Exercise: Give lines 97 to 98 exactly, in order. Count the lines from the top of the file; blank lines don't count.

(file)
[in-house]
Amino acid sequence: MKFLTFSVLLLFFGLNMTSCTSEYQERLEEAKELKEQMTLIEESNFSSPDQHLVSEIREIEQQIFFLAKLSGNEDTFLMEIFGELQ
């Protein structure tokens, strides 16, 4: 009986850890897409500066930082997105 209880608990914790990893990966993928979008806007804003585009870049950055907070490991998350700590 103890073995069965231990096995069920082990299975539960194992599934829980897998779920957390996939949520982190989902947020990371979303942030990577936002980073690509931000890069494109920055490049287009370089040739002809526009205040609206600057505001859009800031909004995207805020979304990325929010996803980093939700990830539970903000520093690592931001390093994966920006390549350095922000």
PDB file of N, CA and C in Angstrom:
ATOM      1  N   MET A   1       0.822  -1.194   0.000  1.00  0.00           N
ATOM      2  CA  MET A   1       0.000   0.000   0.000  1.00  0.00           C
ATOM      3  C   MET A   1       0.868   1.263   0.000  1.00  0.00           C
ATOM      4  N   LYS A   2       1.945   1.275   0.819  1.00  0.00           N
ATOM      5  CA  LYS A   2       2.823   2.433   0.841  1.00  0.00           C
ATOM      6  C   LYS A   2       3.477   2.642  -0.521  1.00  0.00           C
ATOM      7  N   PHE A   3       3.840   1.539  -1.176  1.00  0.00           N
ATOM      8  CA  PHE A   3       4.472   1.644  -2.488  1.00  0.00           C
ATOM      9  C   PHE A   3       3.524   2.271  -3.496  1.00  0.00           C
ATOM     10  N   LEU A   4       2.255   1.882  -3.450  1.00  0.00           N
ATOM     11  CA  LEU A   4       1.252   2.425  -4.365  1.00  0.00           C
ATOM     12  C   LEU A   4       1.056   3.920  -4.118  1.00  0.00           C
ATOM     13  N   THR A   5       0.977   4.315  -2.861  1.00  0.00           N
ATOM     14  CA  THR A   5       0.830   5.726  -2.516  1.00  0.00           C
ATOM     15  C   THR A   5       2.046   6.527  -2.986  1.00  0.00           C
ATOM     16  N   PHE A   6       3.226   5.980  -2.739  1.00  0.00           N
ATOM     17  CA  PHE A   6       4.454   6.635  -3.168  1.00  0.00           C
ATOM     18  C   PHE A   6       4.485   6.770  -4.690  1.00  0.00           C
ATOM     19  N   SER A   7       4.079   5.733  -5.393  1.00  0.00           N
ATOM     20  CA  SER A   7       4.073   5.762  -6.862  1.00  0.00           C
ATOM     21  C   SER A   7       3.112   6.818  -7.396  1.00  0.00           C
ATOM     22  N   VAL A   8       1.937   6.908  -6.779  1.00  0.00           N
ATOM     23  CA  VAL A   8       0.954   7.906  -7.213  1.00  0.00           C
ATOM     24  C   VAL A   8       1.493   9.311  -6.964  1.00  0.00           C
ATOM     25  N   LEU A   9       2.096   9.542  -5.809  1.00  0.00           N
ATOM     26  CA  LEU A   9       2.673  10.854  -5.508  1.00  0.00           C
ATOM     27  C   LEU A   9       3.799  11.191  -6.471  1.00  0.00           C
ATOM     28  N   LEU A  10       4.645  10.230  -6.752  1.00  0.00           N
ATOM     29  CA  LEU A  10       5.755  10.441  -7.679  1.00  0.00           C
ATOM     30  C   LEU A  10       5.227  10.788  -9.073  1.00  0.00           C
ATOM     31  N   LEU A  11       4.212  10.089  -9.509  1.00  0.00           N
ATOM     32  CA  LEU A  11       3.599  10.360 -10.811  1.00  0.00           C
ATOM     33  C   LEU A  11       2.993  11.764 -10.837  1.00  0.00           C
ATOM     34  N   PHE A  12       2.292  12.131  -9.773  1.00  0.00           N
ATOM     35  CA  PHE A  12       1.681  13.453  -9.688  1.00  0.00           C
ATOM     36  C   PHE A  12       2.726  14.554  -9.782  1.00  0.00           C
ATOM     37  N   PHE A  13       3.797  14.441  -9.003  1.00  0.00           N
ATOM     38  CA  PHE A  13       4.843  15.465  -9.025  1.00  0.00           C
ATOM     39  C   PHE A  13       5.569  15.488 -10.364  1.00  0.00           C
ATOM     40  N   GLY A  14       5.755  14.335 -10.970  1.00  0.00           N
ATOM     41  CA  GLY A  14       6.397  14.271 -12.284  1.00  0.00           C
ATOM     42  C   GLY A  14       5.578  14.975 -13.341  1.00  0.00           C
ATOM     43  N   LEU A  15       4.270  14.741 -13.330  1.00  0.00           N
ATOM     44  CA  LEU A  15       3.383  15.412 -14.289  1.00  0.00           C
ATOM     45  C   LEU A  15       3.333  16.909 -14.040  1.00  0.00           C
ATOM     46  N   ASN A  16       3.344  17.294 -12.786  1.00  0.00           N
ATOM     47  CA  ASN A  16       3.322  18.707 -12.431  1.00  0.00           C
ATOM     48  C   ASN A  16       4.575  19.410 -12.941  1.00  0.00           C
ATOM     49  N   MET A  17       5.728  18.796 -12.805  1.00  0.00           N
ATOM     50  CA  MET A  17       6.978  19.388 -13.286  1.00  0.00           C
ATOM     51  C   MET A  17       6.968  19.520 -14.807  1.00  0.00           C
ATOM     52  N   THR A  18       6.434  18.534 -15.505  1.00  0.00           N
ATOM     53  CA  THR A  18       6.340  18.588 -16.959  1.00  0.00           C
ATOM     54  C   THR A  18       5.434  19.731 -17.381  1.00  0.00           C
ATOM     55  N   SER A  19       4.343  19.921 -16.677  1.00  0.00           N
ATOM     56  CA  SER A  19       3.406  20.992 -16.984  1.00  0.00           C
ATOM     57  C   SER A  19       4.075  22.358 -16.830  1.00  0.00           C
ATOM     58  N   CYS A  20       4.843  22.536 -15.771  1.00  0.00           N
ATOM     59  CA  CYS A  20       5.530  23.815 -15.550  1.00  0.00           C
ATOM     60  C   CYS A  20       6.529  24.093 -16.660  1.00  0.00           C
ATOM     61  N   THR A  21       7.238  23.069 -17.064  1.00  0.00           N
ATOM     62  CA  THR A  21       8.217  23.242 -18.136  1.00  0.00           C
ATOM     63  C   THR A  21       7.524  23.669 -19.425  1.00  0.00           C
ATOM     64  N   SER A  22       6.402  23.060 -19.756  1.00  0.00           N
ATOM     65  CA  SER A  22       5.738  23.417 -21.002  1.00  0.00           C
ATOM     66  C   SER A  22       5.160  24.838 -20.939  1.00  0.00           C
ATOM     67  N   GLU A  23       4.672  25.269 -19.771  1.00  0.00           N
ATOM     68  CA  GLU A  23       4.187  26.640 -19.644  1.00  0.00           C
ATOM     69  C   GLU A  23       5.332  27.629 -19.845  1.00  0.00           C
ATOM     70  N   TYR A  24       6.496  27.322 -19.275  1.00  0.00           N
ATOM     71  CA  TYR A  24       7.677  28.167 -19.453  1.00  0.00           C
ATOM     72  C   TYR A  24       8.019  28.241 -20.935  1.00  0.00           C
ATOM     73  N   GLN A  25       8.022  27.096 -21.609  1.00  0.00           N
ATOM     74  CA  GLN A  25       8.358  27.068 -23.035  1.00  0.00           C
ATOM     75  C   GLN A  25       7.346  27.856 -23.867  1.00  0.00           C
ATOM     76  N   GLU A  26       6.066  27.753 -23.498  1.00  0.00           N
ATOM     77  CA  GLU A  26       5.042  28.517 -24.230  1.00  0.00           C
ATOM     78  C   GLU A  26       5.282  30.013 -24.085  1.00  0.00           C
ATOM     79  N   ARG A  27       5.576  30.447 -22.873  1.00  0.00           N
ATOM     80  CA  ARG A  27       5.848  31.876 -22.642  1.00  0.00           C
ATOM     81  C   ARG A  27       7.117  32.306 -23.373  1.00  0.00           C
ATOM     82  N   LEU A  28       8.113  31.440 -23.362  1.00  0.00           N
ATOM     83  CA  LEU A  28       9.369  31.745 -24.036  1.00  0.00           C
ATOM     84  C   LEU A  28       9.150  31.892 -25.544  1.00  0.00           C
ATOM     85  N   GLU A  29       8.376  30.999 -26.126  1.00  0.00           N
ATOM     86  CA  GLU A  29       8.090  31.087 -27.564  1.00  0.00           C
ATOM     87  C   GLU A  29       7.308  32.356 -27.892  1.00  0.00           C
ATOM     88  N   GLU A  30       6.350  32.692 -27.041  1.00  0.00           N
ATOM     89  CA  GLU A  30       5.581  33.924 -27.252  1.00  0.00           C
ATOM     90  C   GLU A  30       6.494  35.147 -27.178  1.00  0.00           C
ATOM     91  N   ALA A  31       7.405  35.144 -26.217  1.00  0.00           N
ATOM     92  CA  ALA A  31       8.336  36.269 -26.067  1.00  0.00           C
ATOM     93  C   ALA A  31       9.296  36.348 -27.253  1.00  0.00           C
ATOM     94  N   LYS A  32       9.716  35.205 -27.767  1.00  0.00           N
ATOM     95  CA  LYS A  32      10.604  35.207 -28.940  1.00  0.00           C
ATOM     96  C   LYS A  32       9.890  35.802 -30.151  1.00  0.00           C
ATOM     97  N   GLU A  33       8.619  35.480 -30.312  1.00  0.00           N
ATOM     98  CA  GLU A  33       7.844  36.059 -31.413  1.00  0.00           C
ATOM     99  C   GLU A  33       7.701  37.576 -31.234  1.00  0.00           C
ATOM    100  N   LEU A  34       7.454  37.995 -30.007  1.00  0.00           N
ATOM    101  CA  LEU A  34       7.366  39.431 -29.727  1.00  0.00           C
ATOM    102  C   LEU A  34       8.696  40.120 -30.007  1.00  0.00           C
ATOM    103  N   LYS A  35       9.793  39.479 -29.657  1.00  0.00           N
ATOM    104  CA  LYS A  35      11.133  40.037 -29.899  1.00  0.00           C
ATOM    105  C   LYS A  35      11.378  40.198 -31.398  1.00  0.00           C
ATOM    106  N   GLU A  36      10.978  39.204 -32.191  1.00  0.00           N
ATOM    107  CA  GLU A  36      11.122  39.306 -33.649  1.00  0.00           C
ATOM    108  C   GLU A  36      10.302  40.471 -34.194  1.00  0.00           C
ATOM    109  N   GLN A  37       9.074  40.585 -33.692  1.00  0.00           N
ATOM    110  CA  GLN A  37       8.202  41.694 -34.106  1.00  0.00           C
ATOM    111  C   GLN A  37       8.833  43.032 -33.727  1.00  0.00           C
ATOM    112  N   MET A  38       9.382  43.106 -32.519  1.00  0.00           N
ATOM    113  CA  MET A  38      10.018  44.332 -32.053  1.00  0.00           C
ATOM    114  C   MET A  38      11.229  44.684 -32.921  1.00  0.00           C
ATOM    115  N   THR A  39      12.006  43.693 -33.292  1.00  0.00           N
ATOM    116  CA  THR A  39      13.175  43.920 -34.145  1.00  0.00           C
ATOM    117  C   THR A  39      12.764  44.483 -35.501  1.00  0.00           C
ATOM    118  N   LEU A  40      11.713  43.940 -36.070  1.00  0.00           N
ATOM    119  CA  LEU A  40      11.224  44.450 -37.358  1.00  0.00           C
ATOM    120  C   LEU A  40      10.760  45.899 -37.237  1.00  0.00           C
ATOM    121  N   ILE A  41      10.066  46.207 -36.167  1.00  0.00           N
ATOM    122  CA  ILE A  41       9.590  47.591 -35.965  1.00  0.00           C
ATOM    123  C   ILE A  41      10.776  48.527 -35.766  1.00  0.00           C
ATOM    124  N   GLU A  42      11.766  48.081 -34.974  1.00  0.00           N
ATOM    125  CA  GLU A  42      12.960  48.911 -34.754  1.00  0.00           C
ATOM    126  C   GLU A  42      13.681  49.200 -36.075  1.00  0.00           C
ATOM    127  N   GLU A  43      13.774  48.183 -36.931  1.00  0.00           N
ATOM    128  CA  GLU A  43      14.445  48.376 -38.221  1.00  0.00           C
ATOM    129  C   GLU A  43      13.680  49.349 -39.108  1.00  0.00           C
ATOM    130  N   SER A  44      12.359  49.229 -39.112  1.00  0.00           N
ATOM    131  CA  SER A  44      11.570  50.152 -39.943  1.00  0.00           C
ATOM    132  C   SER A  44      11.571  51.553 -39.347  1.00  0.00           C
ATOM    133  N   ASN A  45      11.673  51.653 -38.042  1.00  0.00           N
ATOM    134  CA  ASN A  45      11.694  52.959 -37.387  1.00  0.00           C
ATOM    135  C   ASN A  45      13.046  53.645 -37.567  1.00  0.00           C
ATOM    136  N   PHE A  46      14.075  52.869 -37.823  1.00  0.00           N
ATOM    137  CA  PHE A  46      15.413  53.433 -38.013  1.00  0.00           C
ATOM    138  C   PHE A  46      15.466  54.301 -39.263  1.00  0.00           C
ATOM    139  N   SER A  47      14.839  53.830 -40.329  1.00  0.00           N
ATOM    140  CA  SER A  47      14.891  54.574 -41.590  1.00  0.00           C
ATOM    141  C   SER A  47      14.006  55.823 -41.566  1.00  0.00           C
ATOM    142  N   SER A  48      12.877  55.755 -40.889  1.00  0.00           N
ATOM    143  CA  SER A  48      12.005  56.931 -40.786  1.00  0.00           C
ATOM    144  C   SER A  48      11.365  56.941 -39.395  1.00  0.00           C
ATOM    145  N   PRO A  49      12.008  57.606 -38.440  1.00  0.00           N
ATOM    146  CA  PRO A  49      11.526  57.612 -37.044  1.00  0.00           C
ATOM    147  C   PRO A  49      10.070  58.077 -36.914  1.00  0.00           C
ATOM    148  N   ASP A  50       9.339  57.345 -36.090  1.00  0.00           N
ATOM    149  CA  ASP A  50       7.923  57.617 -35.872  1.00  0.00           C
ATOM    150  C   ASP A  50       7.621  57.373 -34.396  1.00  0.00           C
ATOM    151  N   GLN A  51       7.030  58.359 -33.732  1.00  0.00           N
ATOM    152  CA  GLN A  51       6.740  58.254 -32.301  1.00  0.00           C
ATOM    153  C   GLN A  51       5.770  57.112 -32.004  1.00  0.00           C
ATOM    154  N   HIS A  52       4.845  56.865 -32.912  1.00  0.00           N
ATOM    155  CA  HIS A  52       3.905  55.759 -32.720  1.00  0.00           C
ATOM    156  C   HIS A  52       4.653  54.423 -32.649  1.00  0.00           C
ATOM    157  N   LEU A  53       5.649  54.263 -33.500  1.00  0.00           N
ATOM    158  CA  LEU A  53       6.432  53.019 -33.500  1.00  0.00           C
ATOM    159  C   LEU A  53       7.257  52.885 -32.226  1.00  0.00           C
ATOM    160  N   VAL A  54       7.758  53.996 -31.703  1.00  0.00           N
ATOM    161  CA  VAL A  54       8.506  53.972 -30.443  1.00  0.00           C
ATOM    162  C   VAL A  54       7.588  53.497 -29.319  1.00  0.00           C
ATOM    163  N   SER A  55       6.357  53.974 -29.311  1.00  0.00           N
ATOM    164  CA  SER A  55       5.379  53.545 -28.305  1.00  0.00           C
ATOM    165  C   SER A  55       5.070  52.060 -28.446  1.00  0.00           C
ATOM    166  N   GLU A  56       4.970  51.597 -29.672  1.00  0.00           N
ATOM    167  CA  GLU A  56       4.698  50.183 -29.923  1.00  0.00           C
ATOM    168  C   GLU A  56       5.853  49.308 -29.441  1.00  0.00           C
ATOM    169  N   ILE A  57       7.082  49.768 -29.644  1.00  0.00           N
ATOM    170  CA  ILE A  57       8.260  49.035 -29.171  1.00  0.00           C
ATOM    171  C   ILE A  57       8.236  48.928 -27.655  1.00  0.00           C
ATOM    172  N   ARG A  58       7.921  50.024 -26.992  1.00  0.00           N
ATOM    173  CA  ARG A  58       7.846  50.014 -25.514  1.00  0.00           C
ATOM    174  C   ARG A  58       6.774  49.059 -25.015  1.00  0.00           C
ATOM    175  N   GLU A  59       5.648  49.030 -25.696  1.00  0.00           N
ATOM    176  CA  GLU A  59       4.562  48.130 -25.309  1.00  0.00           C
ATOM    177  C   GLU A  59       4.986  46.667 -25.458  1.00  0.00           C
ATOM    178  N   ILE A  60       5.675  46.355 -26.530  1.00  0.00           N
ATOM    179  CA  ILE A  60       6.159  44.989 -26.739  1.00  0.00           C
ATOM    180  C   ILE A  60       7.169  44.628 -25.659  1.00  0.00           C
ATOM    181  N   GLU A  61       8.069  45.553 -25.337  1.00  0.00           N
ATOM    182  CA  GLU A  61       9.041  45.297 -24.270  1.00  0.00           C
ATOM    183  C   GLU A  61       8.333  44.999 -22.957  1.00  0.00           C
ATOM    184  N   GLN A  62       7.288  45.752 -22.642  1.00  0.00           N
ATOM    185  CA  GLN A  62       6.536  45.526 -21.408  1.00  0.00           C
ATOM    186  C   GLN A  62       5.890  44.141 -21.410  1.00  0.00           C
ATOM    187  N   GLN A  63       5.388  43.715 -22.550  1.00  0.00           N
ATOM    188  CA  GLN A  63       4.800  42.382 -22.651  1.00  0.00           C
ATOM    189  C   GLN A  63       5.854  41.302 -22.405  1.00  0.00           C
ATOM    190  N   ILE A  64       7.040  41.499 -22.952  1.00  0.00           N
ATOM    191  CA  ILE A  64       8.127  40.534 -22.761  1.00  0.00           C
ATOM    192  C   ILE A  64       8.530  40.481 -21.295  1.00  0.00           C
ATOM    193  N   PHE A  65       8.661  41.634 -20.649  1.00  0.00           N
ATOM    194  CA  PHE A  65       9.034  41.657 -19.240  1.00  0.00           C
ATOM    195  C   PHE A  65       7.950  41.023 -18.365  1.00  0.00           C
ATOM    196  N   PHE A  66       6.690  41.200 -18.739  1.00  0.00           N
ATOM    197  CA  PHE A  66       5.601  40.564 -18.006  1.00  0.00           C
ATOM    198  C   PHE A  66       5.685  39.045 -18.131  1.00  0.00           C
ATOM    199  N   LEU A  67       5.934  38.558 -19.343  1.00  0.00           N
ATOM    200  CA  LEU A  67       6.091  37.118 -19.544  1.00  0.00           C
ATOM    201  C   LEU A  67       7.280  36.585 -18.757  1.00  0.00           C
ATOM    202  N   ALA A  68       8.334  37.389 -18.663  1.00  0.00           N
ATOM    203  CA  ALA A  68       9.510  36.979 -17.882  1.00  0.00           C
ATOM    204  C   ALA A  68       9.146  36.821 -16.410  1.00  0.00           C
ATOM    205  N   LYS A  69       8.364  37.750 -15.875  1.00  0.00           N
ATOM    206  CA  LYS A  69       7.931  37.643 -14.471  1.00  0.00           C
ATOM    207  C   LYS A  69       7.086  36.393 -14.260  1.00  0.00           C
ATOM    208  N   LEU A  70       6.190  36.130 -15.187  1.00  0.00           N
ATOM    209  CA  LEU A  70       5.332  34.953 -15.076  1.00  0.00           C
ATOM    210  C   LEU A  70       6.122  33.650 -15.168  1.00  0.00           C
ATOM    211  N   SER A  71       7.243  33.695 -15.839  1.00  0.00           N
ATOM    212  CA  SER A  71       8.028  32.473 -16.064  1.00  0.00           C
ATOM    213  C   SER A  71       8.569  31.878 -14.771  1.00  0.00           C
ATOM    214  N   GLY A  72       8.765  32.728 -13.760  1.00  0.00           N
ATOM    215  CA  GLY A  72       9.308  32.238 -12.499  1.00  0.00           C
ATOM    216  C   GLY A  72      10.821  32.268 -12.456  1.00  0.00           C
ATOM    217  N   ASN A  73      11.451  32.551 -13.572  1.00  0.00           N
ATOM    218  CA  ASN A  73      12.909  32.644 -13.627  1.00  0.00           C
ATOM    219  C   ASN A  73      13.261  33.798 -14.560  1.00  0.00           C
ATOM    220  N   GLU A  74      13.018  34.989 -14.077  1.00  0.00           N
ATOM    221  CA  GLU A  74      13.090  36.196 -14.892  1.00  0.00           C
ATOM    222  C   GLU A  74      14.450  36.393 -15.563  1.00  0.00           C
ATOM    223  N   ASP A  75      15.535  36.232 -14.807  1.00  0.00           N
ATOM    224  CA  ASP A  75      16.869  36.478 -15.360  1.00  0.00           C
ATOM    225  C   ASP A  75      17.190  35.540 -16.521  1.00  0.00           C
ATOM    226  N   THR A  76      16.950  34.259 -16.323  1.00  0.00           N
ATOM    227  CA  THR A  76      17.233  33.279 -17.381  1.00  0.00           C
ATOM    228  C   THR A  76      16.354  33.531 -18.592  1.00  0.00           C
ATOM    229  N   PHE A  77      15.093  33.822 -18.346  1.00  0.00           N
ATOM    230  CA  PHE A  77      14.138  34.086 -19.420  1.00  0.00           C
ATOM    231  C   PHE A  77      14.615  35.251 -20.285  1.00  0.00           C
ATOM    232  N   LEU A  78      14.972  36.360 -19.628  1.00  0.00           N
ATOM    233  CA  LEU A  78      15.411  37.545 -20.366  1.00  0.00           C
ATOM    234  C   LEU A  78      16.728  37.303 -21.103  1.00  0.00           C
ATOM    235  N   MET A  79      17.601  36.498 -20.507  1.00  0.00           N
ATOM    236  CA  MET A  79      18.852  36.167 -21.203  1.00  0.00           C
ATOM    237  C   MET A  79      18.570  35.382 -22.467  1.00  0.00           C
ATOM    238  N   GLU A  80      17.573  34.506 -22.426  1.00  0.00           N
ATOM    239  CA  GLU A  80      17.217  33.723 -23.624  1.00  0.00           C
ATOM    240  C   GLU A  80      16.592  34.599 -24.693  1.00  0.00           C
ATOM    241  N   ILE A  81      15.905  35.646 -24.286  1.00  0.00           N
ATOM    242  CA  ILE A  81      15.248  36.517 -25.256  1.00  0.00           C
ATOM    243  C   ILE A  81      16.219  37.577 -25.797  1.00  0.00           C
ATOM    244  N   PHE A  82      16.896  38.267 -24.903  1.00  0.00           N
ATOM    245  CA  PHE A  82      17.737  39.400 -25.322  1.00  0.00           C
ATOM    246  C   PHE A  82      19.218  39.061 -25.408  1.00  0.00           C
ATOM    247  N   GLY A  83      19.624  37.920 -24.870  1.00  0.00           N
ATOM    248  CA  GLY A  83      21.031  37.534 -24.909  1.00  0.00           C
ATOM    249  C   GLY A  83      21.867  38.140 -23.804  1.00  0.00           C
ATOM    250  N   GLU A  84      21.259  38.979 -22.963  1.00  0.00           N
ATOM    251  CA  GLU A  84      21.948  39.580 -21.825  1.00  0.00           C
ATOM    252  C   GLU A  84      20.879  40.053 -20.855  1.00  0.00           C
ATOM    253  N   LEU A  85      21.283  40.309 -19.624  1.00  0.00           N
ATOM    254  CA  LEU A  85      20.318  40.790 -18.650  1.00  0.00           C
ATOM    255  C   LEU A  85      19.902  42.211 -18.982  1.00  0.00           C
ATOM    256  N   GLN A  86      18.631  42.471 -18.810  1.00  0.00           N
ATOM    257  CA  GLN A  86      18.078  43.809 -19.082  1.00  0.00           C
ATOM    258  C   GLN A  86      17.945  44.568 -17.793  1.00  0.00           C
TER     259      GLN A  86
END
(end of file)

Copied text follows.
ATOM     93  C   ALA A  31       9.296  36.348 -27.253  1.00  0.00           C
ATOM     94  N   LYS A  32       9.716  35.205 -27.767  1.00  0.00           N